First, a disclaimer. This is the first time I have been owned by a chicken. Started with three, and after a raccoon-induced thinning of the flock, I am down to one chicken. My chicken is an Easter Egger, from Meyer Hatchery.
Starting the first day I had the little ball of fluff, my eye has been on the prize, waiting for the very first egg. I am happy to announce that today, August 26, 2012, our first egg appeared, exactly five months, one week and one day from her own hatch day.
In the past months, I have googled variations of "How long does it take a chicken to lay its first egg?", "What signs to look for when your chicken is about to lay an egg?" and my favorite, "Is there any way to induce labor in a chicken?" Patience is not a closely held trait of mine.
Here's what I have observed.
As you read above, my chicken took slightly over 21 weeks to lay its first egg. Somehow, I was under the impression that she could start as early as 16 weeks. I have read that each hen and each breed is different. Easter Eggers, I've read, are among the slowest to pop out the first egg. But when it is your first, it seems a lot longer.
Another tip was that her comb would get redder when she is ready to start producing. Although I didn't actually make a chart, I did start to take daily pictures of her about a month ago. What I discovered is that her comb changes color throughout the day. Some times a pale red, others bright red. Her comb seemed about as changable as my own complexion. Redder when it was hot outside, paler towards the end of the day or after chasing her rabbit pal around. So I give the comb color a one cluck on the laying meter. Didn't help me at all.
Next tip, was that she might start squatting down when I pet her. Oddly enough, the first time this ever happened was this morning, AFTER she laid her first egg. She's very sociable, likes to be held, but when she is cruising around my feet or picking at my shoelaces, all she has ever done is a little sidestep when she sees my hand coming down.
I did notice this past week that she would occasionally sit in the grass. Just sit. With a periodic leg stretch from the seated position. Just a few days ago, I actually called my husband outside to look at her, since I wondered if she was sick. Even as my husband approached her, she didn't move. He's perfectly harmless, not a chicken beater or anything, but she generally gets out of his way. I'm the one who has bought her affection via poo shoveling, food, water and treats, although I am not certain my poo removal service has garnered me any particular preferential treatment. This behavior was different from the dirt baths she takes. So as to the petting squat, I give this tip two clucks, since maybe she is a little more skittish than most.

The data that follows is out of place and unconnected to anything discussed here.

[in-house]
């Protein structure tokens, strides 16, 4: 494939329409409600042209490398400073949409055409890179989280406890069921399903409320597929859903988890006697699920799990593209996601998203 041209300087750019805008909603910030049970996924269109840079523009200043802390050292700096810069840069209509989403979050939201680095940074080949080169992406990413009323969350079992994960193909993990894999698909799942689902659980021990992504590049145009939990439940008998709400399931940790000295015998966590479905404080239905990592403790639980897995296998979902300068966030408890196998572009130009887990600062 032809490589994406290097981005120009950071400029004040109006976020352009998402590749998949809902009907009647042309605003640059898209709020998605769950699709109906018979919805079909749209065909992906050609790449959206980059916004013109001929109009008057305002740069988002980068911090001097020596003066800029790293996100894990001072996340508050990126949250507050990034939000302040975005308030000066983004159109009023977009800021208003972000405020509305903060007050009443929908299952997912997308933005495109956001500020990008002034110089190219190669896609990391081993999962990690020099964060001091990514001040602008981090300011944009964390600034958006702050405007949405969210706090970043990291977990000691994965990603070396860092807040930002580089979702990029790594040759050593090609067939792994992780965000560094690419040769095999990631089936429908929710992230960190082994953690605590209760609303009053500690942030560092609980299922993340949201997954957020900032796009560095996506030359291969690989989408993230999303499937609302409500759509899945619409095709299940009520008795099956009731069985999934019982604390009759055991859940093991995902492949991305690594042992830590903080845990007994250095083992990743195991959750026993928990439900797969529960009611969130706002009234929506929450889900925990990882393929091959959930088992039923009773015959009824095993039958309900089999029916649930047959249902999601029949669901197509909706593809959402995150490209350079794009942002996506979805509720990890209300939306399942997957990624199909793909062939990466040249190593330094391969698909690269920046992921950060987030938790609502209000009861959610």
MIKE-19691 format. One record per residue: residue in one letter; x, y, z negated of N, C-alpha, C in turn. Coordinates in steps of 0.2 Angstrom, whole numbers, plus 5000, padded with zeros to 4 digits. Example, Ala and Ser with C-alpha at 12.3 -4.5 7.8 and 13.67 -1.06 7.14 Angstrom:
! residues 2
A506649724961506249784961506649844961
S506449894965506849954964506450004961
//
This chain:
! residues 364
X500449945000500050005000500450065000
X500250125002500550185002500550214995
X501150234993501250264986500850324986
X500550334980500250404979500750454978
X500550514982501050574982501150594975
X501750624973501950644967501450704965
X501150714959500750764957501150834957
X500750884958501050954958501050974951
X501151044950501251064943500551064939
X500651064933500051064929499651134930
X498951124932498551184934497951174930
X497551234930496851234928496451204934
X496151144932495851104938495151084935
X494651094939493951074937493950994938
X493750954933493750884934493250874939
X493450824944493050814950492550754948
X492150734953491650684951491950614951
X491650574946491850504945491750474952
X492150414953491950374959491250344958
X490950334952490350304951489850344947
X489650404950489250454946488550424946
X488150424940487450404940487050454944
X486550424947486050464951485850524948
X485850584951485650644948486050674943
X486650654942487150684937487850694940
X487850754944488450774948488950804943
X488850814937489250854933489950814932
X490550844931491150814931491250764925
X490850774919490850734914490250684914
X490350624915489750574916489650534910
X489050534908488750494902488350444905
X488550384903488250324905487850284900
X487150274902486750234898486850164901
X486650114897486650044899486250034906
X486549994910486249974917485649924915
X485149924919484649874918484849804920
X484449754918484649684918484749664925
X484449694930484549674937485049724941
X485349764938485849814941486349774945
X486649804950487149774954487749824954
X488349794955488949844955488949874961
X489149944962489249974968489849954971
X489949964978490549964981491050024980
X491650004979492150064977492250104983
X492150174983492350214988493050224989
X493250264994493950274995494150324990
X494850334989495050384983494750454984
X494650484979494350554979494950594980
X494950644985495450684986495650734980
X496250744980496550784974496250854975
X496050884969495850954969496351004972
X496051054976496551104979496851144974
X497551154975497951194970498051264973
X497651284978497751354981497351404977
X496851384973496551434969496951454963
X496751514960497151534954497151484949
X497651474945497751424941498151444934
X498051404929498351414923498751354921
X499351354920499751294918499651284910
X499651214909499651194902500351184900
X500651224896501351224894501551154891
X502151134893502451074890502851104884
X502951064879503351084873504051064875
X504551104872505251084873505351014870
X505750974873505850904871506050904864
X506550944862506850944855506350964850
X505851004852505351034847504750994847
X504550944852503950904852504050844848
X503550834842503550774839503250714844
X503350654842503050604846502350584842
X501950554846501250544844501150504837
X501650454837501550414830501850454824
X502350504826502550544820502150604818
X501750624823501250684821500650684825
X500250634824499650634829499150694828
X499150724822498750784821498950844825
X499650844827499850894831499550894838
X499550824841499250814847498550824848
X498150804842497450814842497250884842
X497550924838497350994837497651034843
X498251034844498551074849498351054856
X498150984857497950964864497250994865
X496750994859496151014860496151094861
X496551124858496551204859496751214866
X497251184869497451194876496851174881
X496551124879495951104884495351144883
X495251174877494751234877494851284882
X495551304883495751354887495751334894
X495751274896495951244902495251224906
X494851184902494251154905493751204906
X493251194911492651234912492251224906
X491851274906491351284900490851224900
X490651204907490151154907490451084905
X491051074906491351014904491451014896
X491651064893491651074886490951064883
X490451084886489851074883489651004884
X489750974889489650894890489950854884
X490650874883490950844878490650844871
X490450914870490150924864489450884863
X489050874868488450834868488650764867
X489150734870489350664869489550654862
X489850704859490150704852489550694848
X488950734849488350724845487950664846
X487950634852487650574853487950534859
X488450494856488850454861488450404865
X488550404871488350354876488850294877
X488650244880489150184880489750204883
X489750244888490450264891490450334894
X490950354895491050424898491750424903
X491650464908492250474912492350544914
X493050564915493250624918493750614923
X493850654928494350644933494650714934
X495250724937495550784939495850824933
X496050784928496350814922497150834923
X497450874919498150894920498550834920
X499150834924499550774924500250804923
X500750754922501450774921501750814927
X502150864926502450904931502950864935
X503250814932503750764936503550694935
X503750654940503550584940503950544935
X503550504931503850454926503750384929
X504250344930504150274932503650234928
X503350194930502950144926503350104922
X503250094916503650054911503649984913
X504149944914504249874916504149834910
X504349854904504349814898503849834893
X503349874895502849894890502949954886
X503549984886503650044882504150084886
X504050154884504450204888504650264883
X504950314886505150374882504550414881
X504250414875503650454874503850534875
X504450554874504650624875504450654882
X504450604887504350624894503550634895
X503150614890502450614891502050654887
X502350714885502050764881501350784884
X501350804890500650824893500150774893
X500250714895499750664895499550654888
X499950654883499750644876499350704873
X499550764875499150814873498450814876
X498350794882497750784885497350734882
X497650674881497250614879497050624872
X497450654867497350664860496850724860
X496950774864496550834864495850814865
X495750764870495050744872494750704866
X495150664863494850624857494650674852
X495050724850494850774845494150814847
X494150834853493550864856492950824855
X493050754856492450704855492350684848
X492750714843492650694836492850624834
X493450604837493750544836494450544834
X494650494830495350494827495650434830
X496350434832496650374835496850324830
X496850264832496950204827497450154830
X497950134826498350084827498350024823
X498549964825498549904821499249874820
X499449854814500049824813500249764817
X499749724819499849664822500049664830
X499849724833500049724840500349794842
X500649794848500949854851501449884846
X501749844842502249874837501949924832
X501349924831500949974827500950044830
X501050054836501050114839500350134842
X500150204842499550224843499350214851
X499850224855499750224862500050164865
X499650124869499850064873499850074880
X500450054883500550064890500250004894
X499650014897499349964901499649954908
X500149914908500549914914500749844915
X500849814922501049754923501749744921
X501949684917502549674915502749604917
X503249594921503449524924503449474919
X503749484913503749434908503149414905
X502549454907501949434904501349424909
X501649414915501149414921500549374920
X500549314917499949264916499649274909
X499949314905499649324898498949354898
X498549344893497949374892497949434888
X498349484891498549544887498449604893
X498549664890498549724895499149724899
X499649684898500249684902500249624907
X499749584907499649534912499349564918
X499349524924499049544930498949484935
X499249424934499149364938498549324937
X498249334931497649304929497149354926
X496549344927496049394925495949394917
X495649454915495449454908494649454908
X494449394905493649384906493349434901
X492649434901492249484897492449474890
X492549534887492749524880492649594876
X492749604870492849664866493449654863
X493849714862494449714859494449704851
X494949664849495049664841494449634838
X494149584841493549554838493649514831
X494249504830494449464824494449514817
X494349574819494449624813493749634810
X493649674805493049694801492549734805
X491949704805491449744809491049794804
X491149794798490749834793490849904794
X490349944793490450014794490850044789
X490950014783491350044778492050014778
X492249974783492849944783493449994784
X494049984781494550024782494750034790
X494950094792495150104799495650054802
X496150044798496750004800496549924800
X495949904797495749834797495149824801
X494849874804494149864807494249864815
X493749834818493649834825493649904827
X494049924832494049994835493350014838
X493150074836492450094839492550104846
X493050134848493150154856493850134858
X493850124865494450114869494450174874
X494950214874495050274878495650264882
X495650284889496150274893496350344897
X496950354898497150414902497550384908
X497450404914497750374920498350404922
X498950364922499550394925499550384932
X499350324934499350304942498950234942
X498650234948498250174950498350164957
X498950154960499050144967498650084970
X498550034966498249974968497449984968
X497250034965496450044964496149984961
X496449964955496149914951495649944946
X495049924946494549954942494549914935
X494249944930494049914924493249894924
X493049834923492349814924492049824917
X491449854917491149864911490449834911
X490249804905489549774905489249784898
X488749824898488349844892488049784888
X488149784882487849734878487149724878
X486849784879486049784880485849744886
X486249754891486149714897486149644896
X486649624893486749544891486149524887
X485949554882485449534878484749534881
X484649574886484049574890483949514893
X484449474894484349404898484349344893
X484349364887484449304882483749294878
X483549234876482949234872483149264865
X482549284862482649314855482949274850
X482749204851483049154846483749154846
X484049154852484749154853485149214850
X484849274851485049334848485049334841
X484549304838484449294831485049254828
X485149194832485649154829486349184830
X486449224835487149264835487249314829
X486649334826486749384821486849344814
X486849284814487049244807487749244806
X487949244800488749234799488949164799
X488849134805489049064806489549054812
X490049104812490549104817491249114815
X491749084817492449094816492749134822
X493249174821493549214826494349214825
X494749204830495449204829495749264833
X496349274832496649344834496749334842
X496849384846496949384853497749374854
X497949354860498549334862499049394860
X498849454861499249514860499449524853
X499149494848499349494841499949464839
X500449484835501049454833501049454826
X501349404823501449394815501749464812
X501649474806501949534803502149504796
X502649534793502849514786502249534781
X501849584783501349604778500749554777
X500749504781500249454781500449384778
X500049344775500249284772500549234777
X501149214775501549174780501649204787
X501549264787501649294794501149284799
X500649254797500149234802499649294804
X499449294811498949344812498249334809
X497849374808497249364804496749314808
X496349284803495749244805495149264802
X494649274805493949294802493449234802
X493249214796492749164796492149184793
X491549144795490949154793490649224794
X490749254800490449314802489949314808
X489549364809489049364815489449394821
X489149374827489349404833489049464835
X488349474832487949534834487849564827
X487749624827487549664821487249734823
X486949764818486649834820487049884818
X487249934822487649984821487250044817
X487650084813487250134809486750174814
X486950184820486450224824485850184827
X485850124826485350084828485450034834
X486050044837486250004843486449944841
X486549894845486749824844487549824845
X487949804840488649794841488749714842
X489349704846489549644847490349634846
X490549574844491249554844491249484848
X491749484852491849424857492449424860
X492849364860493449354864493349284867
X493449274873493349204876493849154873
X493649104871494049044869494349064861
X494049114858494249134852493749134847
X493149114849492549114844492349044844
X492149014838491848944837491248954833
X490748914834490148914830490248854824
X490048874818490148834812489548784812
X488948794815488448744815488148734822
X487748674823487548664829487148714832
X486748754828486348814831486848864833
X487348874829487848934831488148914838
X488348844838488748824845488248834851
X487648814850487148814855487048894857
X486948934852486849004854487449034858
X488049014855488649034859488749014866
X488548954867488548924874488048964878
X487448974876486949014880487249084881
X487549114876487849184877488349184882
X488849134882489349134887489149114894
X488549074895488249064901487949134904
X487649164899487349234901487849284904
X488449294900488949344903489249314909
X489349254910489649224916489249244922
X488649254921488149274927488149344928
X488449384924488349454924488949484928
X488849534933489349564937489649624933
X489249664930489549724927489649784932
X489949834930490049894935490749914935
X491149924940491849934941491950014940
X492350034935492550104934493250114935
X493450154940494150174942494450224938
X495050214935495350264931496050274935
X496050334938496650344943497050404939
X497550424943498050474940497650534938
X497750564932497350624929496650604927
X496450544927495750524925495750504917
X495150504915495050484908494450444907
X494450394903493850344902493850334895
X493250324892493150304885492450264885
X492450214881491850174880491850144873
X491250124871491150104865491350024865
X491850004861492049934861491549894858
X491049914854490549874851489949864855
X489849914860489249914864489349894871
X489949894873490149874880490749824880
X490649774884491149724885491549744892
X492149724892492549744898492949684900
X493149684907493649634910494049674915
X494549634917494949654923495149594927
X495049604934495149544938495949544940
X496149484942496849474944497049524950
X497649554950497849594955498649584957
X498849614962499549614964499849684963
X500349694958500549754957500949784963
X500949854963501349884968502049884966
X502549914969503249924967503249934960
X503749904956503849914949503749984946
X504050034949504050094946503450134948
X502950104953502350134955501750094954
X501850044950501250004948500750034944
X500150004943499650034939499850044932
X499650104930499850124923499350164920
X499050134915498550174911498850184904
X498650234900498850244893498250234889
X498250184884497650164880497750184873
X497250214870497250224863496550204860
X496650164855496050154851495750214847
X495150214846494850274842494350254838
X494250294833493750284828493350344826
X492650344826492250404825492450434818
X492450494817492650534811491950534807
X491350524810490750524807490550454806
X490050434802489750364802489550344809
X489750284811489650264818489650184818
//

Looking for or spending time in her nesting box. Again, true confession. My five month, one week and one day old chicken has had an official coop for approximately six weeks. "Have your coop and brooder all ready when your chicks arrive!" Although I kept emailing my husband photos of coops and was actually accused by him when he caught me up, in the middle of the night, trolling sites "You are addicted to chicken porn!!" our coop did not become functional until a little more than a month ago. And she still doesn't 'go home to roost' at night. She instead hops up on a tarp covered, four foot high cage which is sitting in our back yard (don't ask why), flops down and goes to sleep there. So mommy (that would be me) sneaks out, grabs her from her non-roost and puts her in the coop. Which is also not an easy process. She puffs up to the size of a small St. Bernard, and manipulates her shoulder blades just so, rendering it virtually impossible for this five pound chicken to squeeze through a 15" by 10" door. The moral of the story (if you are still with me), is that she didn't show any particular love for her nesting box before her first egg. But I do think she has been sleeping in there. I religiously check the nesting box each morning after she has been let out to roam. My anticipation was high, every day, hoping to open the lid and find that first proof that I was not going to have to invest in fertility drugs for my chicken. Alas, my reward was somewhat egg shaped, a mix of dark and light, and I was pretty sure my family would not welcome this chicken output on their breakfast table. So again, two clucks for this tip.